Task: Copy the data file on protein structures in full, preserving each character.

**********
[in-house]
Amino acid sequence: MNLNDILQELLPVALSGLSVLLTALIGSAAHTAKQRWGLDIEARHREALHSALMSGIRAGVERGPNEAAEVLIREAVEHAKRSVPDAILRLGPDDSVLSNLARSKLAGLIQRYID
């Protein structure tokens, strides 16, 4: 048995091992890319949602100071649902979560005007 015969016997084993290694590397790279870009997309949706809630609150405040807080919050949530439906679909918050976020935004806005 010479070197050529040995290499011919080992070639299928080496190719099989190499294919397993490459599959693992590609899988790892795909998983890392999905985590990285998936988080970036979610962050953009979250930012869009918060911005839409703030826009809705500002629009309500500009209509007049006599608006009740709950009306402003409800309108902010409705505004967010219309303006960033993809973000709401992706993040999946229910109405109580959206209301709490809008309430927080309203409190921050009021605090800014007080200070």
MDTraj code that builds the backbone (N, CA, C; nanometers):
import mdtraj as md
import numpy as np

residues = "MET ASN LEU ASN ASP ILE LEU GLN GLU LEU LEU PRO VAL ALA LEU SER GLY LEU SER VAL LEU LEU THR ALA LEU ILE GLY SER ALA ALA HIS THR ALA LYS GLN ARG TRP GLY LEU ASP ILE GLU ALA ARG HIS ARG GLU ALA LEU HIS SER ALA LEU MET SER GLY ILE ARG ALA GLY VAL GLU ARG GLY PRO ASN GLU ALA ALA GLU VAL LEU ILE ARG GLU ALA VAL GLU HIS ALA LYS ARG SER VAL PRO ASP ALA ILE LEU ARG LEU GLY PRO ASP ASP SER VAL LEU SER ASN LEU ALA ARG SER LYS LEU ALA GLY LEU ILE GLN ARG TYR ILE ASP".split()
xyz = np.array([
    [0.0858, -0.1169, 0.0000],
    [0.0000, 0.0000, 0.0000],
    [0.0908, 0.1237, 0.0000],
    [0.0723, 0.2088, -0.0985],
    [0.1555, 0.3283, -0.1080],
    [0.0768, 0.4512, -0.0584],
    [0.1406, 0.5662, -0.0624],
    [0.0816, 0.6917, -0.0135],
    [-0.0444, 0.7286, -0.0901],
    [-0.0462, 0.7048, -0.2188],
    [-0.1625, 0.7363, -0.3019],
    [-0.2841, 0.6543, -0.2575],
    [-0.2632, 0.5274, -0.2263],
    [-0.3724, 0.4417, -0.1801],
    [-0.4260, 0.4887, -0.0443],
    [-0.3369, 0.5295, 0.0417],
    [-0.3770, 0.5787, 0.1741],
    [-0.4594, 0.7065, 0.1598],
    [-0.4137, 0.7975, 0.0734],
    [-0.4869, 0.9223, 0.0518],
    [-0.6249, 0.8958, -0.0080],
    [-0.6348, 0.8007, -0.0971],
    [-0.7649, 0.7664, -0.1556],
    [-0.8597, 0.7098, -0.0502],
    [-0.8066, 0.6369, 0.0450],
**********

[in-house]
Amino acid sequence: MNLNDILQELLPVALSGLSVLLTALIGSAAHTAKQRWGLDIEARHREALHSALMSGIRAGVERGPNEAAEVLIREAVEHAKRSVPDAILRLGPDDSVLSNLARSKLAGLIQRYID
């Protein structure tokens, strides 16, 4: 048995091992890319949602100071649902979560005007 015969016997084993290694590397790279870009997309949706809630609150405040807080919050949530439906679909918050976020935004806005 010479070197050529040995290499011919080992070639299928080496190719099989190499294919397993490459599959693992590609899988790892795909998983890392999905985590990285998936988080970036979610962050953009979250930012869009918060911005839409703030826009809705500002629009309500500009209509007049006599608006009740709950009306402003409800309108902010409705505004967010219309303006960033993809973000709401992706993040999946229910109405109580959206209301709490809008309430927080309203409190921050009021605090800014007080200070």
MDTraj code that builds the backbone (N, CA, C; nanometers):
import mdtraj as md
import numpy as np

residues = "MET ASN LEU ASN ASP ILE LEU GLN GLU LEU LEU PRO VAL ALA LEU SER GLY LEU SER VAL LEU LEU THR ALA LEU ILE GLY SER ALA ALA HIS THR ALA LYS GLN ARG TRP GLY LEU ASP ILE GLU ALA ARG HIS ARG GLU ALA LEU HIS SER ALA LEU MET SER GLY ILE ARG ALA GLY VAL GLU ARG GLY PRO ASN GLU ALA ALA GLU VAL LEU ILE ARG GLU ALA VAL GLU HIS ALA LYS ARG SER VAL PRO ASP ALA ILE LEU ARG LEU GLY PRO ASP ASP SER VAL LEU SER ASN LEU ALA ARG SER LYS LEU ALA GLY LEU ILE GLN ARG TYR ILE ASP".split()
xyz = np.array([
    [0.0858, -0.1169, 0.0000],
    [0.0000, 0.0000, 0.0000],
    [0.0908, 0.1237, 0.0000],
    [0.0723, 0.2088, -0.0985],
    [0.1555, 0.3283, -0.1080],
    [0.0768, 0.4512, -0.0584],
    [0.1406, 0.5662, -0.0624],
    [0.0816, 0.6917, -0.0135],
    [-0.0444, 0.7286, -0.0901],
    [-0.0462, 0.7048, -0.2188],
    [-0.1625, 0.7363, -0.3019],
    [-0.2841, 0.6543, -0.2575],
    [-0.2632, 0.5274, -0.2263],
    [-0.3724, 0.4417, -0.1801],
    [-0.4260, 0.4887, -0.0443],
    [-0.3369, 0.5295, 0.0417],
    [-0.3770, 0.5787, 0.1741],
    [-0.4594, 0.7065, 0.1598],
    [-0.4137, 0.7975, 0.0734],
    [-0.4869, 0.9223, 0.0518],
    [-0.6249, 0.8958, -0.0080],
    [-0.6348, 0.8007, -0.0971],
    [-0.7649, 0.7664, -0.1556],
    [-0.8597, 0.7098, -0.0502],
    [-0.8066, 0.6369, 0.0450],